Article from Patricia Hunter…C.A.R. board member

Posted by Rosie Plunkett – Saturday, July 13th, 2019

In over 25 years of practising reflexology, it still never ceases to amaze me what the feet can tell about the person sitting in front of us, and the deep relaxation that reflexology brings to the individual.

My first encourter with reflexology was when I was working as a nurse at Beechwood Cancer Care Centre. I had heard a little about it from a nursing colleague, and when the opportunity arose a few months later to undertake a short course with Clive O’Hara, I enrolled on it. This began my introduction to reflexology and later Reiki, massage and aromatherapy.

My area of work has always been in pallative care in both nursing and complementary therapy. The complementary therapies we use in my place of work, are given primarily to aid relaxation, which, in turn can reduce stress, help sleep and give a sense of well-being. The degree of relaxation achieved may be something the person may not have been able to be able to expereince for some time. Whichever treatment we use, the key to working is the ability to be able to adapt treatments to that particular person, at that particular time and in that particular place.

My current post is as Complementary Therapy Lead at Willow Wood Hospice and I have a team of twelve complementary therapists working alongside me qualified in reflexology, reiki, massage and aromatherapy. Since the Hospice opened twenty years ago, we have used complementary therapies for both in-patients and day-services patients, but over the past few years, we have been able to extend the services in which we are ivolved:

  • Dementia services. The Hospice has a dementia drop in cafe, which meets twice a month where those with dementia can attend with a carer for a couple of hours. Over the past year, we have introduced a complementary therapy service for carers to have treatments knowing that the patient is in a safe environment and that they can relax. It is well used and appreicated.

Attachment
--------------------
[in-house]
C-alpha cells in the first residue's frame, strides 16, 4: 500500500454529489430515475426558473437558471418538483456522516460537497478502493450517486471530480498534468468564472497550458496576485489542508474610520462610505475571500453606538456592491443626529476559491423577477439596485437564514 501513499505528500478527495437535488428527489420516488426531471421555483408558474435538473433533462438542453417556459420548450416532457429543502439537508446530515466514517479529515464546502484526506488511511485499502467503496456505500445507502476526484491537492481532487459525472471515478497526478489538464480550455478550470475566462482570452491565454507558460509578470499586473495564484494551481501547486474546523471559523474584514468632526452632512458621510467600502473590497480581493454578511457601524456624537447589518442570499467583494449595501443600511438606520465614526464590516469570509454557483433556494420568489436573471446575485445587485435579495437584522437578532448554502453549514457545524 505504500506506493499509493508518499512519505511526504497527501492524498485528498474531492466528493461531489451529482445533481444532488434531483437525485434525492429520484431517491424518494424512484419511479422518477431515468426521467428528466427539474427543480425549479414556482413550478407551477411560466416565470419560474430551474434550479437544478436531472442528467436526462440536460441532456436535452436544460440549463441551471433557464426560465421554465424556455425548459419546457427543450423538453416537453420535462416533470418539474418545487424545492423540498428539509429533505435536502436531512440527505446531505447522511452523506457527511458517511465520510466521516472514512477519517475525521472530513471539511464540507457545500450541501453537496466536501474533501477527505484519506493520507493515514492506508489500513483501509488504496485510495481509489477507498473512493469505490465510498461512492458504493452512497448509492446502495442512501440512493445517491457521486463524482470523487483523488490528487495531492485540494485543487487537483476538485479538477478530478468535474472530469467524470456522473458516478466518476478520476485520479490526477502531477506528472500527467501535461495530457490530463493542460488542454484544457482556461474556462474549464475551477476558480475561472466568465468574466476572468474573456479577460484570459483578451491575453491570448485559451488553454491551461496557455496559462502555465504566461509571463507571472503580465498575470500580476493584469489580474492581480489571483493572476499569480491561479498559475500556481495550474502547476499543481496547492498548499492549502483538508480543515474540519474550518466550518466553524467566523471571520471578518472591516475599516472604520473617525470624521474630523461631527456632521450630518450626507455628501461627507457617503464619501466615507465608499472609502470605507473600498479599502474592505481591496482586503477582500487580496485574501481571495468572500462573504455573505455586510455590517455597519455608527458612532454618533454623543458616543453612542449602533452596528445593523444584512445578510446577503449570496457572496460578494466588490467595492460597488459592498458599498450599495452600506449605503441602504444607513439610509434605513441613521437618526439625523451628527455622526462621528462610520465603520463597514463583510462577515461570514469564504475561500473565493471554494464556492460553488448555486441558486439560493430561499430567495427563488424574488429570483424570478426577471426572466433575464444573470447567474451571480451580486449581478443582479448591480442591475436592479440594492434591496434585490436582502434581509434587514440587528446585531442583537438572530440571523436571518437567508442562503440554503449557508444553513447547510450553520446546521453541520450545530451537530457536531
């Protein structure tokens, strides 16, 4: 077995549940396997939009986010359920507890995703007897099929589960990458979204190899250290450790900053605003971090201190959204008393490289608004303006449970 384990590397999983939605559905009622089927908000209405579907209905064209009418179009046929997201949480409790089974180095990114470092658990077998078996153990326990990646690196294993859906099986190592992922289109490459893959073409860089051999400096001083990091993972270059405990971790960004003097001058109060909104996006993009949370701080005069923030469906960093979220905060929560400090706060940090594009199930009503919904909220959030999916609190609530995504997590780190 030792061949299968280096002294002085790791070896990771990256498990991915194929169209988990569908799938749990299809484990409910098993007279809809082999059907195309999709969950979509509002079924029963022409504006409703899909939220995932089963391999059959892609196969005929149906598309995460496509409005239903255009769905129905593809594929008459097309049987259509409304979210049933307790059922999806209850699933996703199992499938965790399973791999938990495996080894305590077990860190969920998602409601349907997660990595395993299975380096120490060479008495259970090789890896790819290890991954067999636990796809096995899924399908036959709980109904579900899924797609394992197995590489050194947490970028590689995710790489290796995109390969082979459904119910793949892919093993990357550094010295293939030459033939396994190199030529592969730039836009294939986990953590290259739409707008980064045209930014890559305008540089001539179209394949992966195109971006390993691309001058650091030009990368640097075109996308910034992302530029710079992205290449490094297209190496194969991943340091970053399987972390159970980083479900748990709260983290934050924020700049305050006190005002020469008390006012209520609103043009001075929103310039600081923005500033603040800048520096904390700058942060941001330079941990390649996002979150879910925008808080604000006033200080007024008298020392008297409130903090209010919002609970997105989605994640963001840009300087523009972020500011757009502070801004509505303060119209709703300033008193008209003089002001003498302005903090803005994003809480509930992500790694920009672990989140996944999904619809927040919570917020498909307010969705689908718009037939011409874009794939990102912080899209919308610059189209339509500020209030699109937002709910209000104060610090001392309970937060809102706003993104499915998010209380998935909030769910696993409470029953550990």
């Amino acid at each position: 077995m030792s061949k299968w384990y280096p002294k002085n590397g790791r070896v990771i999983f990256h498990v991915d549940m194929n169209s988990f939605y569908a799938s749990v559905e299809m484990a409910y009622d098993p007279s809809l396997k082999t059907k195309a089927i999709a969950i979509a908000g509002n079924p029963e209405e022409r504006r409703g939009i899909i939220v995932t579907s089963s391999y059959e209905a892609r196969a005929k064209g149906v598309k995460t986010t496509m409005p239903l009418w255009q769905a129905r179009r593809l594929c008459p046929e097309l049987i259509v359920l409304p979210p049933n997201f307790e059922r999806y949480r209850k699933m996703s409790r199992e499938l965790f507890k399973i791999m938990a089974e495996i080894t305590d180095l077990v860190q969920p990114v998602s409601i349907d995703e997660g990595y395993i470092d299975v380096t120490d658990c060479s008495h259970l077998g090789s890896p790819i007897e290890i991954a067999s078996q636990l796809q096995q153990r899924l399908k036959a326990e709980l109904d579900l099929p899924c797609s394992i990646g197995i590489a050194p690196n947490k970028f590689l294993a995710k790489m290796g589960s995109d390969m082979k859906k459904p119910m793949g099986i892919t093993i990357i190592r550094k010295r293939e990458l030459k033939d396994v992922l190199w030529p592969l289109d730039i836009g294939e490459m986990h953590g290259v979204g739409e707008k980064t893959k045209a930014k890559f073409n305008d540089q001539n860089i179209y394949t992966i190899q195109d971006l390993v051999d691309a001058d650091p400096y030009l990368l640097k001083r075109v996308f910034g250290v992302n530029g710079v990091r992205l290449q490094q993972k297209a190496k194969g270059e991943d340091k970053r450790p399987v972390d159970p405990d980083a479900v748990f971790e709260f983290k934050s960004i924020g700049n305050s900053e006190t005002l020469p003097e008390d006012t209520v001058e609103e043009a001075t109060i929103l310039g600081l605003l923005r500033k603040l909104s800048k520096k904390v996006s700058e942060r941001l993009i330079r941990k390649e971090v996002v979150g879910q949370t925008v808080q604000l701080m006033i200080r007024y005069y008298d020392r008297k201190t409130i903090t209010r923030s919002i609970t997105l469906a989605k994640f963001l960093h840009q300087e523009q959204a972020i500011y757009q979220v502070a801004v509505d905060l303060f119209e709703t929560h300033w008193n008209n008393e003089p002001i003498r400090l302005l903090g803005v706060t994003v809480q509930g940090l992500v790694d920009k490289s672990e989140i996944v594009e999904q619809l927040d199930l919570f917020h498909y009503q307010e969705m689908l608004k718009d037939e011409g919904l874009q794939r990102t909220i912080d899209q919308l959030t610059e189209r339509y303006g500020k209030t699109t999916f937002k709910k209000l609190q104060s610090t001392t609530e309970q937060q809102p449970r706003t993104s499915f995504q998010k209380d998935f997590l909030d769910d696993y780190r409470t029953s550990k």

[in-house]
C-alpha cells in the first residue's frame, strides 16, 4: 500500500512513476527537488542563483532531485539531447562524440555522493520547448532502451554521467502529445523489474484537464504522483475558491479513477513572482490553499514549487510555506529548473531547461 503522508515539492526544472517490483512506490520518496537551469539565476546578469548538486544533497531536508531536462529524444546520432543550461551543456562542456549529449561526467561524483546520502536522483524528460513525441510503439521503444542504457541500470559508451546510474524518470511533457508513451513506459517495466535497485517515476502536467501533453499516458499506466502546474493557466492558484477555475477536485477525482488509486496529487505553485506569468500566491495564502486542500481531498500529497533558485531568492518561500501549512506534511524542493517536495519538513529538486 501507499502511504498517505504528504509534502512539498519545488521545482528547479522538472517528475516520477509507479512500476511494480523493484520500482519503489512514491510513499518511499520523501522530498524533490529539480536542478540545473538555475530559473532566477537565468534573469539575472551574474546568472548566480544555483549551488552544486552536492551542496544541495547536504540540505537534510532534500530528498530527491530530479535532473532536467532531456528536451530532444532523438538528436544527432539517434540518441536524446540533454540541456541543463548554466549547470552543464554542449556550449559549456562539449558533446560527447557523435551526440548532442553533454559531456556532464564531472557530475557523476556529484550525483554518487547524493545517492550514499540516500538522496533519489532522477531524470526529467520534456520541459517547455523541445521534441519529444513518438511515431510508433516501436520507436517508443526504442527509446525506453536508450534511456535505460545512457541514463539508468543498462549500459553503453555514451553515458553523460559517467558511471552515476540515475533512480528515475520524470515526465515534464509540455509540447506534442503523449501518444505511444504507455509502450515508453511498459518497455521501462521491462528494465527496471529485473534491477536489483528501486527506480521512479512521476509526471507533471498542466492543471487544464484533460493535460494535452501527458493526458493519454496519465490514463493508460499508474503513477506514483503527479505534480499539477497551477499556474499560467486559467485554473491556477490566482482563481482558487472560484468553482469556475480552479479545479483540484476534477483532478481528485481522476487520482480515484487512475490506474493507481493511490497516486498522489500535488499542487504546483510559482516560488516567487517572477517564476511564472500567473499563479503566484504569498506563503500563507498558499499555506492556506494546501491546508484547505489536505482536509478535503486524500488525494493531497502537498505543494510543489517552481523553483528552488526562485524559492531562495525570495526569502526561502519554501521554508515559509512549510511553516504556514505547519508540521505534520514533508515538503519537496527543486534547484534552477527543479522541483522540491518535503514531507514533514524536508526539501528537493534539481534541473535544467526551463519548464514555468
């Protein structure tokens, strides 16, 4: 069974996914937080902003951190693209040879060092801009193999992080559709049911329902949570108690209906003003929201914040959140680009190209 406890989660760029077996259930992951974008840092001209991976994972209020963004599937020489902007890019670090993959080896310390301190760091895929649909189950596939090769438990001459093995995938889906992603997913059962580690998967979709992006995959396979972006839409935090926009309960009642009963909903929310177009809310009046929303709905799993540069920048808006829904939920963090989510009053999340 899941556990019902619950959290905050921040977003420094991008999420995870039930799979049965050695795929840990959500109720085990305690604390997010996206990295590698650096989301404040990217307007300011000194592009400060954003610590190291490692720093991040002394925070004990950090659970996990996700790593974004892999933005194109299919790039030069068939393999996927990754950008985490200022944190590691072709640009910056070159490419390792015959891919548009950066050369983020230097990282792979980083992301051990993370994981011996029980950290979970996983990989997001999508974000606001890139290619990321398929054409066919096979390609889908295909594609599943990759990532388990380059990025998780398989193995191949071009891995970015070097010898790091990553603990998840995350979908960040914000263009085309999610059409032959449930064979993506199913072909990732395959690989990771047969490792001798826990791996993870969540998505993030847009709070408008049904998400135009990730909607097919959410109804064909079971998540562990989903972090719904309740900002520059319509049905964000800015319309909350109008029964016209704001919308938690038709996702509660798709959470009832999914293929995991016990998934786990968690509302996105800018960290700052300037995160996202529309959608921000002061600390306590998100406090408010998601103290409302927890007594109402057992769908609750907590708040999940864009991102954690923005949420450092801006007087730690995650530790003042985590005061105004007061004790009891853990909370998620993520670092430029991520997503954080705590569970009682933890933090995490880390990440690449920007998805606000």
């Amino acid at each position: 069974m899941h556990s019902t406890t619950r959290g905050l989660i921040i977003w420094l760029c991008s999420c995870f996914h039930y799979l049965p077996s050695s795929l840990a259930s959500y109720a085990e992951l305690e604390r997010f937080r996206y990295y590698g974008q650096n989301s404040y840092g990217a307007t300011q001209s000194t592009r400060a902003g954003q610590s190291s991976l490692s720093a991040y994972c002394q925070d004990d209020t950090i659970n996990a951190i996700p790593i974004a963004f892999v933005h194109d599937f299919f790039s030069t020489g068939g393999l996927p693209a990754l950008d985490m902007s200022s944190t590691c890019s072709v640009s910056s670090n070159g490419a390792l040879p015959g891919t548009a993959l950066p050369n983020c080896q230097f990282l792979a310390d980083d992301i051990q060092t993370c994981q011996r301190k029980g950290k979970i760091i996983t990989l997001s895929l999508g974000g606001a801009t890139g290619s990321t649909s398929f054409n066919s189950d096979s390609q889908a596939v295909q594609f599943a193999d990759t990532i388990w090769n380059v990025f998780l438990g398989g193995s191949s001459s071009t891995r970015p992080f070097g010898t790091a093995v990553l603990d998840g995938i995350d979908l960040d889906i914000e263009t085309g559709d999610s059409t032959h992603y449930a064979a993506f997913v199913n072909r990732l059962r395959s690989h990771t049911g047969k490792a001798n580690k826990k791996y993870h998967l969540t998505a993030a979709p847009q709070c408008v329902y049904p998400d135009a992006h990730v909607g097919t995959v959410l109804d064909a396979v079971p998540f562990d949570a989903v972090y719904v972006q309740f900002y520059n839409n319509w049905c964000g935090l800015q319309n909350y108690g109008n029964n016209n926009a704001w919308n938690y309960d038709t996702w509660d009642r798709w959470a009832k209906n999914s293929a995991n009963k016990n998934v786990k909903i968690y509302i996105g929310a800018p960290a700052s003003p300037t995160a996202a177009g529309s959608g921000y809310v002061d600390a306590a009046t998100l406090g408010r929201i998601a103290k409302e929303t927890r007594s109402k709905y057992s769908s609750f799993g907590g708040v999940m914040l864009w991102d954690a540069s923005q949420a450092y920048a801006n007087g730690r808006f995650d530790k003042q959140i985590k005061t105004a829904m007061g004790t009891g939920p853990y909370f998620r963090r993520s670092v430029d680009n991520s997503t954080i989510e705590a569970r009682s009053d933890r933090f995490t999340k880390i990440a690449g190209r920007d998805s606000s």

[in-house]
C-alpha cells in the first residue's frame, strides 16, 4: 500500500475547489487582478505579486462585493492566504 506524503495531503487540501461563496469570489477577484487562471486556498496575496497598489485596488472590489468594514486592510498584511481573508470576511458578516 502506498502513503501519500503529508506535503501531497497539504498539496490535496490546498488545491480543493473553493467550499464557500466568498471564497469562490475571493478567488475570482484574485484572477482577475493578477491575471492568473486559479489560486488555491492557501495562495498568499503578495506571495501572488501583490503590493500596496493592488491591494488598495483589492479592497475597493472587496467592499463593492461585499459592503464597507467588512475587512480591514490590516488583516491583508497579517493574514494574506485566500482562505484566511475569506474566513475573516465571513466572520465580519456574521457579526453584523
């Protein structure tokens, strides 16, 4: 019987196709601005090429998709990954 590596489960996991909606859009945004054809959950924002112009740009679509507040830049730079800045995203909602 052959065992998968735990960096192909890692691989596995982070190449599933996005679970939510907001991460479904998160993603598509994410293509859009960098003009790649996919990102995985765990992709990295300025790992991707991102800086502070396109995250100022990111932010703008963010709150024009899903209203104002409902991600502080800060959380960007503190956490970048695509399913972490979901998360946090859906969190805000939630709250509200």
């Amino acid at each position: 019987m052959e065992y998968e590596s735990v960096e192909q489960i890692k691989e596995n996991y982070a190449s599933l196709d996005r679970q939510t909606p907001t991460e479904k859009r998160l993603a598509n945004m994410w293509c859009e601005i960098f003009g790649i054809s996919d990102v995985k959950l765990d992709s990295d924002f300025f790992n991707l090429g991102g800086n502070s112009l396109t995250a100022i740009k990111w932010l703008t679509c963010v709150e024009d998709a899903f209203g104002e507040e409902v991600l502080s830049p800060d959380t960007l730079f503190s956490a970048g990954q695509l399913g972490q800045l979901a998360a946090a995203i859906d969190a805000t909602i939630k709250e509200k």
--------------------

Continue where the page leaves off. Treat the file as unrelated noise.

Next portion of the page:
• Outreach service to Tameside General Hospital MacMillan Unit. This began about eighteen months ago in collaboration with the MacMillan Unit at our local hospital. We not only provide short sessions of complementary herapy, but also use the time to inform potential patients about the supportive services that are available at the Hospice. Orginally starting one morning a week, this has recently expanded to two mornings and has brought people to the Hospice who may not have considered coming to use for help.
  • Staff well-being. We have had three well-being days for staff with different events each time, but a constant part of this is complementary therapy provided by the complementary therapy volunteers and myself. The appointments are booked up quickly and have proved popular.

Complementary therapies including reflexology have been and continue to be an integral part of my pratice. When I am seeing someone for the first time, I often suggest reflexology. This is because it is the only treatment I do that gives the person an opportunity to talk during treatment if they wish or to close their eyes and relax, if that is their choice, or indeed some of both whilst receiving a full body treatment. This is especially useful for putting the person at ease at a time of change and uncertainlt in their lives.

I am grateful to the introduction I had to complementary therapies all those years ago. They have changed my work and career and it is humbling and a privilege to be able to help people in this way.

 

 

 

 

 

 


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